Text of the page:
I half-galloped down the hall to the room, strapping the moist goggles to my head as I went – I didn’t want to get cancer and be blind.   They were so tight that they suctioned themselves to my eye sockets with a loud schlooop!  Everything went black and began to spin. Here I faced a critical decision: keep the goggles on and fumble around in the blackness while I try to undress myself?  Or take off the goggles, undress, then replace them, hopefully before the ultraviolet rays burned out my retinas?

And speaking of undressing – what degree of undress is appropriate in this situation?  I didn’t bring a bathing suit – that seemed like a rookie mistake. And though I was SO OBVIOUSLY a tanning novice, I was determined not to look like one.  **Spoiler alert: too late, Kate.**

I decided to take off the goggles.  Once the blood started flowing back into the top half of my head, I noticed a small pile of towels and a spray bottle full of more mysterious blue juice. (Side note:  A tanning salon would be a great place to run an undercover drug operation.  There are so many unidentifiable substances inside that no one would ever be the wiser.)  I deduced that this was for sanitizing the bed.  Here I faced a second critical decision: sanitize the bed before putting the goggles on, further jeopardizing my eyes?  Lay my delicate, bare, Irish skin onto a surface where another person’s bare skin had previously been – sweating?  Or put the goggles on first, then try to stay upright long enough to sanitize the bed – which would likely result in my passing out on the ground, naked, with one arm in the tanning bed, holding a spray bottle and badly burned.  Quite a sight for the poor soul to find me.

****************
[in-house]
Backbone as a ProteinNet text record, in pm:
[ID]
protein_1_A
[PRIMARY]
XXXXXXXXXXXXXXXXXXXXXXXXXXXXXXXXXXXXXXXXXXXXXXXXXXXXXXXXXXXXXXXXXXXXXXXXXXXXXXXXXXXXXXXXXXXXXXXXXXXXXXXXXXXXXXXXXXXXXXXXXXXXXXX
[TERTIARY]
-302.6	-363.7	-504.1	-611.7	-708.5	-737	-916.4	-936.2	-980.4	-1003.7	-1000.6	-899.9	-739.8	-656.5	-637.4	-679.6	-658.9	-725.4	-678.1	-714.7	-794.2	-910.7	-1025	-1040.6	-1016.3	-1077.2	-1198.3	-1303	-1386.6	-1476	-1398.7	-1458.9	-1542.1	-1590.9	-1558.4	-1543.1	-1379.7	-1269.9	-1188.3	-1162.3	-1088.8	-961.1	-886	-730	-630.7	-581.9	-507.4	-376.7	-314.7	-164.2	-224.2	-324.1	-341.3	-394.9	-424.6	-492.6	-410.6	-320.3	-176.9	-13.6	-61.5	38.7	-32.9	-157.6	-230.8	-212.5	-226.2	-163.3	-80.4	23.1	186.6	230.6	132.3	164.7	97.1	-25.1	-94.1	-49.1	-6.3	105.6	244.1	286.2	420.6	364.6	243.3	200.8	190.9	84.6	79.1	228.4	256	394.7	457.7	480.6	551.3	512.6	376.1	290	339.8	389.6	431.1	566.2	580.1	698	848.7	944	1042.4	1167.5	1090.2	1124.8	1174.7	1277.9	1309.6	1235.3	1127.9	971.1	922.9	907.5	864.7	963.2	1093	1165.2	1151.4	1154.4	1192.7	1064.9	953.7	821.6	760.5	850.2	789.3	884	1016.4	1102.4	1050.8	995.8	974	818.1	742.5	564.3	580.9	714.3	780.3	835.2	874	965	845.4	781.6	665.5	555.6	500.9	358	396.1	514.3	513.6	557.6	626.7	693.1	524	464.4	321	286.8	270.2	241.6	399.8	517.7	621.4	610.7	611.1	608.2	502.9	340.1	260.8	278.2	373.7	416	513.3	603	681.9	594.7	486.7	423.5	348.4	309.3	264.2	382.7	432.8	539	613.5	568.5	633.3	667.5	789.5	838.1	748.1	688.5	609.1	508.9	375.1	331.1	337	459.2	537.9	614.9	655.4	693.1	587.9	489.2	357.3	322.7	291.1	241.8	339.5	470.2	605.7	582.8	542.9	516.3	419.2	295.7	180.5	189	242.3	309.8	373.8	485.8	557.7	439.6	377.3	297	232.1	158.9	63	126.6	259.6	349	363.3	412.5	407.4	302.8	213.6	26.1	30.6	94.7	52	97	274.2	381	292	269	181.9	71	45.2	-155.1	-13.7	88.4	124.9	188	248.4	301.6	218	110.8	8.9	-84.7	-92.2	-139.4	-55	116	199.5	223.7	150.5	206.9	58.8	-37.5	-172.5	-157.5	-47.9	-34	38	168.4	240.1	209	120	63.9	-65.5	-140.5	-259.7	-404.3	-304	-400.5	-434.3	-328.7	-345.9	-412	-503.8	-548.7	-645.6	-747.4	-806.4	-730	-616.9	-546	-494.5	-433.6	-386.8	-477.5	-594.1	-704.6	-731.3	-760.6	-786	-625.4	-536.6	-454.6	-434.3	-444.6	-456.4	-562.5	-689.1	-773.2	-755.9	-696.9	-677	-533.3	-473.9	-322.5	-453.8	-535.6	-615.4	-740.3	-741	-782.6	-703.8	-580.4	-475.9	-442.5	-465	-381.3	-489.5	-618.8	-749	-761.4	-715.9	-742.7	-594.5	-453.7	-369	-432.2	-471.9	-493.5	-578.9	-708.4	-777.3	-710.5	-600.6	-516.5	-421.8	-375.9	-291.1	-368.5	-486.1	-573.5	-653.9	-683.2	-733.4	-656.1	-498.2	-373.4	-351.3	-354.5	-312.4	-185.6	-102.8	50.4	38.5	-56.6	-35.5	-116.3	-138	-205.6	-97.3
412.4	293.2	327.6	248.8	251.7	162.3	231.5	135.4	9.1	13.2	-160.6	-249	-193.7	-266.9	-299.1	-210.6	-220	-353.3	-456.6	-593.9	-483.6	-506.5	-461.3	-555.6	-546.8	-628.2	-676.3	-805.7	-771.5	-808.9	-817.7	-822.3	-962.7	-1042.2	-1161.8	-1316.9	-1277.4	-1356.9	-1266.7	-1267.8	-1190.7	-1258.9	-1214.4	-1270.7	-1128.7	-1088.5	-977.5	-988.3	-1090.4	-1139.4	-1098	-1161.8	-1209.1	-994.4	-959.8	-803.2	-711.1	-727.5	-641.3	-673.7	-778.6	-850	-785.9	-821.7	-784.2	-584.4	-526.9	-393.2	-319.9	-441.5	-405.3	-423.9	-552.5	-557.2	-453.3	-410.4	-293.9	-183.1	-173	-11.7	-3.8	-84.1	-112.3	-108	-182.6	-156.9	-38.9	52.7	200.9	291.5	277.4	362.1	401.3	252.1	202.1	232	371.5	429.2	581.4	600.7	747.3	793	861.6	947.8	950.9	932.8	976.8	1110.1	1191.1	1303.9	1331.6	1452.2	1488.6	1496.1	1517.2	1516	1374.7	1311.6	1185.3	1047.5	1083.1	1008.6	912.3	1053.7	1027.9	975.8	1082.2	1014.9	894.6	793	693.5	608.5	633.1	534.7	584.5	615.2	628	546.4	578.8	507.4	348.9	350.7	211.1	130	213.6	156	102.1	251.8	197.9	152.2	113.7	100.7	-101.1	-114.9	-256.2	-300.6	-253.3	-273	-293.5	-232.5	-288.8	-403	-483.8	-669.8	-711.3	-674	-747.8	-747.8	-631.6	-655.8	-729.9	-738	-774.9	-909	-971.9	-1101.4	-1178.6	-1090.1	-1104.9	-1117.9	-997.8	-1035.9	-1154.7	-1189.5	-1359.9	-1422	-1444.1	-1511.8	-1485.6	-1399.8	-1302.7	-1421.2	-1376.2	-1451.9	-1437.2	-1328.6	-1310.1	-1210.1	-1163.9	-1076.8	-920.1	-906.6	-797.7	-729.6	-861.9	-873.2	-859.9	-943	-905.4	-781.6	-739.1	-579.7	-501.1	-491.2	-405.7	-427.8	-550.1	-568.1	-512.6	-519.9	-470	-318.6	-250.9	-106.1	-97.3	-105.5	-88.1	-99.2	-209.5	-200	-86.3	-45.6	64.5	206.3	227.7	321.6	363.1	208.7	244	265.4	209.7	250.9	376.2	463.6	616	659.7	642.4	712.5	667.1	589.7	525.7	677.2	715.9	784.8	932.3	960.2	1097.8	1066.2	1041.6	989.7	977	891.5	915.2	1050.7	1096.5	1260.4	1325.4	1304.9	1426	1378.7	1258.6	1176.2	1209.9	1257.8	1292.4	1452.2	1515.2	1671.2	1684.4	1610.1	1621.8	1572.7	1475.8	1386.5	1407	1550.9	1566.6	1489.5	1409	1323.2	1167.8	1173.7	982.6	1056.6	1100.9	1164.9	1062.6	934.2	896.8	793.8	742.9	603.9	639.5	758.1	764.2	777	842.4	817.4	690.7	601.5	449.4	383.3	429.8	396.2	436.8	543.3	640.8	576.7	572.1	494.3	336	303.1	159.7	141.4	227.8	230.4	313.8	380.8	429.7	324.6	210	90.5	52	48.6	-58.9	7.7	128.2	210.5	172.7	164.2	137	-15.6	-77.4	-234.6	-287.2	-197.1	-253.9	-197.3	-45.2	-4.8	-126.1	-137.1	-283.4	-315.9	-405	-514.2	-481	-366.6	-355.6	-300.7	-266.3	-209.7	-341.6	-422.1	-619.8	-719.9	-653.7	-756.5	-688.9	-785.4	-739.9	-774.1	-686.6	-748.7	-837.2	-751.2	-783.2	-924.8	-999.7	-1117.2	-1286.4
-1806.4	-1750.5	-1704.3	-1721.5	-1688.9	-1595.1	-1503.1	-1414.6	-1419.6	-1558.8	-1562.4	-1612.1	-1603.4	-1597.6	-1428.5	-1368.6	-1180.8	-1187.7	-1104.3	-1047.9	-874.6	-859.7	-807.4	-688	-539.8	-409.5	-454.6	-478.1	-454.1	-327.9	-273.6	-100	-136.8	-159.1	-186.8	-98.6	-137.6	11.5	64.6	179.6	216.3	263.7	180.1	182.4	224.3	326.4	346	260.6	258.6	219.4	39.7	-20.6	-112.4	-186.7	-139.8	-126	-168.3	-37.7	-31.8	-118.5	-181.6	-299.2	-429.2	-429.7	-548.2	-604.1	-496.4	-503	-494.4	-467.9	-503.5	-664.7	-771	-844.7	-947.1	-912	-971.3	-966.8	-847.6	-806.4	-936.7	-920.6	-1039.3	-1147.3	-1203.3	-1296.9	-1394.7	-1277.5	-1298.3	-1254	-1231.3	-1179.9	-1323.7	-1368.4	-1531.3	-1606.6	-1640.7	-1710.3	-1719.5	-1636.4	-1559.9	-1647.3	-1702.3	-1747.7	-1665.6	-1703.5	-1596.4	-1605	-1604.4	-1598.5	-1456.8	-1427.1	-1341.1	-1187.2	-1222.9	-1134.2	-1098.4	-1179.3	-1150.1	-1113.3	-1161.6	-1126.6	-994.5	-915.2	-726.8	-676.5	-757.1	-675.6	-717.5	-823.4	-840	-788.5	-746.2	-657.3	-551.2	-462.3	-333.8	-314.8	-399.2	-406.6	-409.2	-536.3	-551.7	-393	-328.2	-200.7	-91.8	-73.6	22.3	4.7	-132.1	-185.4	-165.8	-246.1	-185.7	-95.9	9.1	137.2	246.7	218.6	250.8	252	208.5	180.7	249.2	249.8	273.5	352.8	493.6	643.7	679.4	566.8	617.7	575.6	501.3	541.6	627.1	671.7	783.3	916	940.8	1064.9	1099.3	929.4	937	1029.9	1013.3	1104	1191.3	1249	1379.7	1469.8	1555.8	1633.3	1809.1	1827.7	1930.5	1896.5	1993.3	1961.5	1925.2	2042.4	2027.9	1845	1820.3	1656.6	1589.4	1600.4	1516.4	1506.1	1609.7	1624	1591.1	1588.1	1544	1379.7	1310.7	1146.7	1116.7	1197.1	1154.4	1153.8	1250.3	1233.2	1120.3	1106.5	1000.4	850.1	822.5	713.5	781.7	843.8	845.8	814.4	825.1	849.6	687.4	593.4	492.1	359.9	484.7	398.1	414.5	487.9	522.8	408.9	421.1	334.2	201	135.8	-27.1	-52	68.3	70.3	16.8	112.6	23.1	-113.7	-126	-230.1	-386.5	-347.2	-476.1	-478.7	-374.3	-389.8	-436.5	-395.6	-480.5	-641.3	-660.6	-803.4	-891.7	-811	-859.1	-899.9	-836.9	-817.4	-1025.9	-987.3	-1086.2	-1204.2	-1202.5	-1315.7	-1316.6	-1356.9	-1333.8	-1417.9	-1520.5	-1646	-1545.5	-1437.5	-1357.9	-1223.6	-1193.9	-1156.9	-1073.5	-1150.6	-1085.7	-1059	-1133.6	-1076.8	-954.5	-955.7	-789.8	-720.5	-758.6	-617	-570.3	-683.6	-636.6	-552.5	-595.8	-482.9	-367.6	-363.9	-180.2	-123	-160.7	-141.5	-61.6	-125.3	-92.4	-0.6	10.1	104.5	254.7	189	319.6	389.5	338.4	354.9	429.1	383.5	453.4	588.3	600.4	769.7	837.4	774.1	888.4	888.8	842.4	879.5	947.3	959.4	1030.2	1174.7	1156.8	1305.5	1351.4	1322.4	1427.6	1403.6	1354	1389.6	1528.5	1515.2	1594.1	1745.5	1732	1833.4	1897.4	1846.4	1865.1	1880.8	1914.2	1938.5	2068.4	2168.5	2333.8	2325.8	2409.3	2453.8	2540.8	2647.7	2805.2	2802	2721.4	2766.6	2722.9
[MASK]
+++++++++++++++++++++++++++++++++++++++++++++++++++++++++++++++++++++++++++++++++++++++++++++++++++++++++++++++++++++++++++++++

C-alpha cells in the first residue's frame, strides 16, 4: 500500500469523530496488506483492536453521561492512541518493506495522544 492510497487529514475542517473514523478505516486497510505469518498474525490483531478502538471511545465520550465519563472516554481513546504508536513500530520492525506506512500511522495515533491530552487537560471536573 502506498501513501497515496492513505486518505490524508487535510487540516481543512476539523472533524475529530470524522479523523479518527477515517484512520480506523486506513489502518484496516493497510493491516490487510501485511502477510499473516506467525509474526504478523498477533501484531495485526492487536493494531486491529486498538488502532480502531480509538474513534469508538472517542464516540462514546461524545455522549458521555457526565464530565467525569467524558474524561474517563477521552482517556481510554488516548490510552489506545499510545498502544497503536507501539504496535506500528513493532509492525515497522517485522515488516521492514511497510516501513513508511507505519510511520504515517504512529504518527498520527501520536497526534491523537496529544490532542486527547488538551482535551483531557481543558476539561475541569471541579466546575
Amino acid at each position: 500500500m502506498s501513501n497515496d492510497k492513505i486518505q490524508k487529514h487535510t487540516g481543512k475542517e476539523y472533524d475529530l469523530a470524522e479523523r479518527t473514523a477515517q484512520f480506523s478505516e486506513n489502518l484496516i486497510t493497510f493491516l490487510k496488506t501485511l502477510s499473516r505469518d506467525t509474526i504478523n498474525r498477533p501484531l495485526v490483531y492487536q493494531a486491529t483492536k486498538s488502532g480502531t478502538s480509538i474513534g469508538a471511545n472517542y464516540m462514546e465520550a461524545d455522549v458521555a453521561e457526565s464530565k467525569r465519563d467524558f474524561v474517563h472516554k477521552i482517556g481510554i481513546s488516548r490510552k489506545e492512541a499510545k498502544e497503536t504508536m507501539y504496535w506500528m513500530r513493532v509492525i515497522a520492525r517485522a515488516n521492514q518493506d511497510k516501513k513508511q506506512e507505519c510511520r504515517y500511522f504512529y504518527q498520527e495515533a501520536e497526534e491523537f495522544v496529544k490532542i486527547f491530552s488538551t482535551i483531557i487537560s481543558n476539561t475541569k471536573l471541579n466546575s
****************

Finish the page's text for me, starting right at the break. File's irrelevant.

I could sense that my two minutes were almost up; the pressure was mounting.  I was still fully clothed, holding a spray bottle in one hand and the death goggles in the other.  Time was running out!  I felt like a member of a bomb squad – faced with an impossible task and T-minus 30 seconds before the device detonated.  In a moment of extraordinary courage I whipped off my shirt, clenched my eyes shut, and started spritzing furiously.  I grabbed a towel and blindly mopped off what I could while trying to unbutton my jeans.